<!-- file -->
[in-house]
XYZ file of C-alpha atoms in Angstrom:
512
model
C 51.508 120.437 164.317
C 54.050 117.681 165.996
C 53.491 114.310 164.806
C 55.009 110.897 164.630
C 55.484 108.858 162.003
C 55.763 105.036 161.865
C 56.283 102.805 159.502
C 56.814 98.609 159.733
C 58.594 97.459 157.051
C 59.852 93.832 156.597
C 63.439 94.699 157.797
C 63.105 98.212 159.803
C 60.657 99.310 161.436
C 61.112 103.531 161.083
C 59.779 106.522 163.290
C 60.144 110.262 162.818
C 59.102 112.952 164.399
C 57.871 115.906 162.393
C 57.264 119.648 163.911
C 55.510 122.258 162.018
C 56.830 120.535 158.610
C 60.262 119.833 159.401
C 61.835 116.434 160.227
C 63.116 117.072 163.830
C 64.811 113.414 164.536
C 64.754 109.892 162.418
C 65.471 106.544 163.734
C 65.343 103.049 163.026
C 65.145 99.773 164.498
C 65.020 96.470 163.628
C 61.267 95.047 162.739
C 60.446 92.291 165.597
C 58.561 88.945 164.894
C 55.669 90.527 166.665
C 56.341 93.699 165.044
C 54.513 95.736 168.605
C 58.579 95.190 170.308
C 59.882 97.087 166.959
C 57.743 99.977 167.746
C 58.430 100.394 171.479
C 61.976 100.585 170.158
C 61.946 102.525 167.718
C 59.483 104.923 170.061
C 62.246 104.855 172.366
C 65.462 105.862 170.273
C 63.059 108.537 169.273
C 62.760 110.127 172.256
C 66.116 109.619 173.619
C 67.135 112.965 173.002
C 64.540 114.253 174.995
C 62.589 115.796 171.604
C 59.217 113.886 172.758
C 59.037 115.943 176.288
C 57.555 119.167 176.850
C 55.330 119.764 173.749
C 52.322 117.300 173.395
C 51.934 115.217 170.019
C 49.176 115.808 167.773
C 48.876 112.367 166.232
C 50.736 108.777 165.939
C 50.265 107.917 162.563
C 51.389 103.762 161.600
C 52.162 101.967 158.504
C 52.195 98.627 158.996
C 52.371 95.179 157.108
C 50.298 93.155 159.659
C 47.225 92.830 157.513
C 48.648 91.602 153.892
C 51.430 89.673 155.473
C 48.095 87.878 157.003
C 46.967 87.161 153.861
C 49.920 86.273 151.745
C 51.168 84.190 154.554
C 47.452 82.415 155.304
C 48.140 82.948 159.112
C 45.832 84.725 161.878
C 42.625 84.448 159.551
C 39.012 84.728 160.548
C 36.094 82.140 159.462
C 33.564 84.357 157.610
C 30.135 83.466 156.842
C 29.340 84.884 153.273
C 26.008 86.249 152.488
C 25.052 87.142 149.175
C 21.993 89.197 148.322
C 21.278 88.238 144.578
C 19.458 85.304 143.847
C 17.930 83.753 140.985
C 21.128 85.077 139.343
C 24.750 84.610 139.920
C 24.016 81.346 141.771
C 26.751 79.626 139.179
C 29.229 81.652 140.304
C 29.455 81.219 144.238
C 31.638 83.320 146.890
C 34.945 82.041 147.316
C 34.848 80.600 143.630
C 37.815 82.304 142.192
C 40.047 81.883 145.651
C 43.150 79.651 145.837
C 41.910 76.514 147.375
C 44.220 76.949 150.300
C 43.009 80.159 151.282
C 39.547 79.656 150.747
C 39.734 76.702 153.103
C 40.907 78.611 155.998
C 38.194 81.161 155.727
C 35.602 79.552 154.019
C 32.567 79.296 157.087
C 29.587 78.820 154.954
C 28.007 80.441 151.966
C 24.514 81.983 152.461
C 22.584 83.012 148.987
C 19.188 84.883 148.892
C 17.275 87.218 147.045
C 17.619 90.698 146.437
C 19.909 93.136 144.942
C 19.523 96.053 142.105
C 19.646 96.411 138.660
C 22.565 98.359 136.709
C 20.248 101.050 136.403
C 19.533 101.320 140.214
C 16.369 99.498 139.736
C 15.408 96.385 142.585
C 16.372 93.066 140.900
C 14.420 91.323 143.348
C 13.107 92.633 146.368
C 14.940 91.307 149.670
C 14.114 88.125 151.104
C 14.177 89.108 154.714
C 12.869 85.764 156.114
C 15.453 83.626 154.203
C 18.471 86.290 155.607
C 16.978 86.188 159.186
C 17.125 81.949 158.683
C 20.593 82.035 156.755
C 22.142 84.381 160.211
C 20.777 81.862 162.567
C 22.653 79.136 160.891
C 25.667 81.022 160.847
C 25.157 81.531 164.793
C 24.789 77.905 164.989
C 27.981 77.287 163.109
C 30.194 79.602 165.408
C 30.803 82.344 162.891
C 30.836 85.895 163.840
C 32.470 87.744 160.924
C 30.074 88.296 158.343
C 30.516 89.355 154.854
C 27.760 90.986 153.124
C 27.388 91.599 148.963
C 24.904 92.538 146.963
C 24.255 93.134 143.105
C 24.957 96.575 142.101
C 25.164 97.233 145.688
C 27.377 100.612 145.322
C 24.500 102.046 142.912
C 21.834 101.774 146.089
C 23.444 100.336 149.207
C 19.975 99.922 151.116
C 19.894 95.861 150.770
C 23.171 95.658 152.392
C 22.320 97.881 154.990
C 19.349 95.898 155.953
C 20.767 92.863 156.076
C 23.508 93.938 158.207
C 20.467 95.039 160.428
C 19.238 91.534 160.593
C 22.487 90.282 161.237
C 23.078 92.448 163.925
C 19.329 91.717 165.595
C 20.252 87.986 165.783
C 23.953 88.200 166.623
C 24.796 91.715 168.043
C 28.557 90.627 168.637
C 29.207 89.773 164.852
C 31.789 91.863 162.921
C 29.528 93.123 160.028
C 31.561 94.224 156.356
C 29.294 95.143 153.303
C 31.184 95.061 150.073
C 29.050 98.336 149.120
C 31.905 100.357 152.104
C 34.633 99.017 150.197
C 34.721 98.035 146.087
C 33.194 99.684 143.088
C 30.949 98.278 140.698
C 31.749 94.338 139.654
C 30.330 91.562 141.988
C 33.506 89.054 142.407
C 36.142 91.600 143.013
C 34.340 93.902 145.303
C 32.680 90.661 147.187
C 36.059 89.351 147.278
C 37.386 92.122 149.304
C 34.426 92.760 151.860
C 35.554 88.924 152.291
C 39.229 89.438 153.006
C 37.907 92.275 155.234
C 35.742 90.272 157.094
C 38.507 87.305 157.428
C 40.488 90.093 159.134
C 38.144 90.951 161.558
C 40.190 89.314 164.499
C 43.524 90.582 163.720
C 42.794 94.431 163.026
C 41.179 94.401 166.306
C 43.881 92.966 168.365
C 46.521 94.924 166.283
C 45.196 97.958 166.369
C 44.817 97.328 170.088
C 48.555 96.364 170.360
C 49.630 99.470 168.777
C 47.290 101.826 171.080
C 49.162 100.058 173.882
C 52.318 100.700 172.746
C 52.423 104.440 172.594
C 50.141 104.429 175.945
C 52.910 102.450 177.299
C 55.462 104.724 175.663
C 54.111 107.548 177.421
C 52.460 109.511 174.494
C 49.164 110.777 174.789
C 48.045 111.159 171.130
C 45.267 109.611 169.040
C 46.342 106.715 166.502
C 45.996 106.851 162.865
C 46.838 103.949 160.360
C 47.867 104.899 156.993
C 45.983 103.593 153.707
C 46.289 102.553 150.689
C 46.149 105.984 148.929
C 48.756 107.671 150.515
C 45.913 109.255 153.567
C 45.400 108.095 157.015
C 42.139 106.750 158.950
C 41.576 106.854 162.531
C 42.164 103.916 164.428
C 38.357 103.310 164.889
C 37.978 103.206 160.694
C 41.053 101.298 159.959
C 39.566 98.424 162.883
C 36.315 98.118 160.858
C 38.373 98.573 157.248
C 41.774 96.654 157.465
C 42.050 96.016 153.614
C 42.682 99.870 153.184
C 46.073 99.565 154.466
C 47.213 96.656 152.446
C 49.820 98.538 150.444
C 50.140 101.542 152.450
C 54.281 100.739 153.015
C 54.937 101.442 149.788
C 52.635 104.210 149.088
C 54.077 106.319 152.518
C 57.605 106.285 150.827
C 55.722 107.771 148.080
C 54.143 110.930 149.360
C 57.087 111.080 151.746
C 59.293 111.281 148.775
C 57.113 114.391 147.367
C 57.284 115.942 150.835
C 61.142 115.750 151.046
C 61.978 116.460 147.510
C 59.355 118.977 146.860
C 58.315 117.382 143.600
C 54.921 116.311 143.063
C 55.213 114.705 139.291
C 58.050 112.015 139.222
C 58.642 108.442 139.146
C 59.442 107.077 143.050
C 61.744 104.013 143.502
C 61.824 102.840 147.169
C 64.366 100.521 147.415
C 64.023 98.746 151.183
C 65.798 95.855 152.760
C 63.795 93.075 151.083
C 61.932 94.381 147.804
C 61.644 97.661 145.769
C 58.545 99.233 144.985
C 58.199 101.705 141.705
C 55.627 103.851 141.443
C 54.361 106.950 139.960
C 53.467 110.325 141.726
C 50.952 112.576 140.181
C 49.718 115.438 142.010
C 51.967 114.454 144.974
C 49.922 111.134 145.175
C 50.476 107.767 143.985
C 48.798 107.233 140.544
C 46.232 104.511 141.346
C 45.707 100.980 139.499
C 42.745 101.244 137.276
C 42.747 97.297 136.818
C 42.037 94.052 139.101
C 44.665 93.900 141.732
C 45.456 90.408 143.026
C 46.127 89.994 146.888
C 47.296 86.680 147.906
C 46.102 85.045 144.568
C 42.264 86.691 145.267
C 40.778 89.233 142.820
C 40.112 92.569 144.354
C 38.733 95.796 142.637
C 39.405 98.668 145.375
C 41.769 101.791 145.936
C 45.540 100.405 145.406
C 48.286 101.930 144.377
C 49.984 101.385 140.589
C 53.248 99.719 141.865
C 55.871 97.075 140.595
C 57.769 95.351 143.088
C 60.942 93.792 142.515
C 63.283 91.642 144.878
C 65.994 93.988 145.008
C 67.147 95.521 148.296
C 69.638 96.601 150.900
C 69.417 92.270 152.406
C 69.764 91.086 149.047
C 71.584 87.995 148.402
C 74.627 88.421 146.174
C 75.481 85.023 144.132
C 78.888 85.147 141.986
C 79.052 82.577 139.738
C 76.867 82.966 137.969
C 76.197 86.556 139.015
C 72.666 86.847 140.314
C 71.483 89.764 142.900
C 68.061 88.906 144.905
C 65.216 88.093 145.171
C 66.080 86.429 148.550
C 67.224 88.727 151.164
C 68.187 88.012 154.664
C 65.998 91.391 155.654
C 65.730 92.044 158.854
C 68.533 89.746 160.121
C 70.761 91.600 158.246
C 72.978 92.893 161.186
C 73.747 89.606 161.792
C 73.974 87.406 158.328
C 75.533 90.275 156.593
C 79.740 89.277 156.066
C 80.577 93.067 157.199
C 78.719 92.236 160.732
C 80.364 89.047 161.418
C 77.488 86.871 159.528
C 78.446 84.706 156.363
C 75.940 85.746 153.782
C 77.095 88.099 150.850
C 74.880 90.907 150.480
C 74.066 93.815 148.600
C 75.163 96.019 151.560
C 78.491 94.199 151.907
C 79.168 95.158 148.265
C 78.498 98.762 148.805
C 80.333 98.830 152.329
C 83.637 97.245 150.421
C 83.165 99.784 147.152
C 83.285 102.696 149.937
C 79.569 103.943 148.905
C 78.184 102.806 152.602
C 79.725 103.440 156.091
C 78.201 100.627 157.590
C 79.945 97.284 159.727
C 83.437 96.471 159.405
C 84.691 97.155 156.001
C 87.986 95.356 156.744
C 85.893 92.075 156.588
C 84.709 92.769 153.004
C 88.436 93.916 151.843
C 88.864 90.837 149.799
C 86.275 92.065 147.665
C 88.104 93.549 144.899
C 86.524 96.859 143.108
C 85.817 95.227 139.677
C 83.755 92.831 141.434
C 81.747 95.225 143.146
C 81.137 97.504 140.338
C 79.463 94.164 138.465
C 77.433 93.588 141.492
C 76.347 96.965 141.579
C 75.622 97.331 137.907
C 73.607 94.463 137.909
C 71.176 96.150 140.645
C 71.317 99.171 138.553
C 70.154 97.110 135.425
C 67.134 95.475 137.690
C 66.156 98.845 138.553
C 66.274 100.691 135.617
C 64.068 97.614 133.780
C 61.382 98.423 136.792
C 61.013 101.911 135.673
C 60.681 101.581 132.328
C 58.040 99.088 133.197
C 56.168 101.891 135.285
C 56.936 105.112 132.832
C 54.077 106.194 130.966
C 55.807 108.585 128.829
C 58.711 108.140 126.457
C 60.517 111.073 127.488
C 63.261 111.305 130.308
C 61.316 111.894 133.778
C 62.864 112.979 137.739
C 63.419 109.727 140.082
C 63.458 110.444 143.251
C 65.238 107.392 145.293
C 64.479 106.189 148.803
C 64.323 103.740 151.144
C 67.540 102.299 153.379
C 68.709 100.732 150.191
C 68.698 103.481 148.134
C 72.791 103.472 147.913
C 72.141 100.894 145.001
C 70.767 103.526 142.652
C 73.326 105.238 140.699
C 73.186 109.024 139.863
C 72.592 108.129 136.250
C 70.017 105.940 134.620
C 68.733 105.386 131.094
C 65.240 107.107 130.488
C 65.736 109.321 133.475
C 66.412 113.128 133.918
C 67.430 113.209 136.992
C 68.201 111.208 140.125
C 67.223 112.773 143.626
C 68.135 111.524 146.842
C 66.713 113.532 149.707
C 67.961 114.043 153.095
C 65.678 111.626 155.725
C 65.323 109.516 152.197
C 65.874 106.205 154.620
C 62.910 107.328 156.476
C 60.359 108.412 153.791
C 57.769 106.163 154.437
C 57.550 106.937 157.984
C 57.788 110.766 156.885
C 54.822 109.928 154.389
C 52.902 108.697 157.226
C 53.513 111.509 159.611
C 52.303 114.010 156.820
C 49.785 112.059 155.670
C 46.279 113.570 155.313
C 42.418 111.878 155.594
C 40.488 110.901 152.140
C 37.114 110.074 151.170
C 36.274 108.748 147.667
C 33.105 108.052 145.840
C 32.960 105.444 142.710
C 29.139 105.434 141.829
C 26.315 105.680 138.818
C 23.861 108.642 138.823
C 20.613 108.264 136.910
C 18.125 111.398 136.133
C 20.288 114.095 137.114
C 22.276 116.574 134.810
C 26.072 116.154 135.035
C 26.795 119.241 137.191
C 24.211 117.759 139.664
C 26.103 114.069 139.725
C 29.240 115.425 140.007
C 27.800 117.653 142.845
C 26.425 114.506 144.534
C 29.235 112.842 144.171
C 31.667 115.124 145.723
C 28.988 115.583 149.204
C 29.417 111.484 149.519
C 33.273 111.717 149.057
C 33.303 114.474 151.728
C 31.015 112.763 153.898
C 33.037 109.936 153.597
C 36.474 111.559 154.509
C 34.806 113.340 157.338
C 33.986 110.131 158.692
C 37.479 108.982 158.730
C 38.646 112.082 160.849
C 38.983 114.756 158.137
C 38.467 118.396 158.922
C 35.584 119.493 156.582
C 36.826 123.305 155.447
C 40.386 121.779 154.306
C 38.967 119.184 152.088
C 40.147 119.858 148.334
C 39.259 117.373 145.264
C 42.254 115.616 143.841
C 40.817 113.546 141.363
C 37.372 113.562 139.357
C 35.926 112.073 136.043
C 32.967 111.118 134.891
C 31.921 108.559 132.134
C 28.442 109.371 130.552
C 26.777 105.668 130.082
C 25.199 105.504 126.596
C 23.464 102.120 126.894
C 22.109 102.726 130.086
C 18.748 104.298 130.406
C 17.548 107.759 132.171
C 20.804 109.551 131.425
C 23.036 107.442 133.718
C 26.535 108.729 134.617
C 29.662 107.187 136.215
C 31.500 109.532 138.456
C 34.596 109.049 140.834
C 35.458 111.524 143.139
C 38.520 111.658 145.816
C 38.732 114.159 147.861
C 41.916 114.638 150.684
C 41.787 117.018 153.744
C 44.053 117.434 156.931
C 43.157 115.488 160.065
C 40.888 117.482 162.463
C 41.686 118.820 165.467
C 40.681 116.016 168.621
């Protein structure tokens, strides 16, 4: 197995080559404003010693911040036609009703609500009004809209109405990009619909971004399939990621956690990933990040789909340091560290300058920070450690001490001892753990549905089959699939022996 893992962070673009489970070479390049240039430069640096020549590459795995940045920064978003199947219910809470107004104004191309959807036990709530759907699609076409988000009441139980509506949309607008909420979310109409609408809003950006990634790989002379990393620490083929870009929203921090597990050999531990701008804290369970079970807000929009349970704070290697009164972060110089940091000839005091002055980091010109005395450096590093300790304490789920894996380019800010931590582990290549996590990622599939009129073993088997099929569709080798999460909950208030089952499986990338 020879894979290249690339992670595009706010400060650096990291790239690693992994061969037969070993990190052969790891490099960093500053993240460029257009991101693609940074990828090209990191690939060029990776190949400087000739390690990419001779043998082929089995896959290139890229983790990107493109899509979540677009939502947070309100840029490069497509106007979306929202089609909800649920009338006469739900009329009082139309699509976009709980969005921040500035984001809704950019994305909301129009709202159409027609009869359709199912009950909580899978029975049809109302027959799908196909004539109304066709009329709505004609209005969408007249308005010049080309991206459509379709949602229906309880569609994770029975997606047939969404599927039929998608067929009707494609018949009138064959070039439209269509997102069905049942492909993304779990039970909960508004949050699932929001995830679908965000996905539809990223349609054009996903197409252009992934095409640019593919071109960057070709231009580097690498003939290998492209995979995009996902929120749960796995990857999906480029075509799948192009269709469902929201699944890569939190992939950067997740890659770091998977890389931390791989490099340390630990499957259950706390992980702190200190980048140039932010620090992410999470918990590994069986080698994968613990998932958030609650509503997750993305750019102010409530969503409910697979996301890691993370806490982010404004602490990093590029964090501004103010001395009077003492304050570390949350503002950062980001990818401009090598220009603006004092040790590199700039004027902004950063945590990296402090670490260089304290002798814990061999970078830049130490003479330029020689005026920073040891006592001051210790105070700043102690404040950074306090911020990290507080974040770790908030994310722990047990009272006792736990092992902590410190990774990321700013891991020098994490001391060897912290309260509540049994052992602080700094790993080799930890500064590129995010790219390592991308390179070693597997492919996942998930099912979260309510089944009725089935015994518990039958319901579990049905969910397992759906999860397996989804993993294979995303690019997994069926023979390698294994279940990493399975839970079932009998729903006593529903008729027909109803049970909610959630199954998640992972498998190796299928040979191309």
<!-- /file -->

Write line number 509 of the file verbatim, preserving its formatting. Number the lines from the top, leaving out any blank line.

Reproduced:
C 38.732 114.159 147.861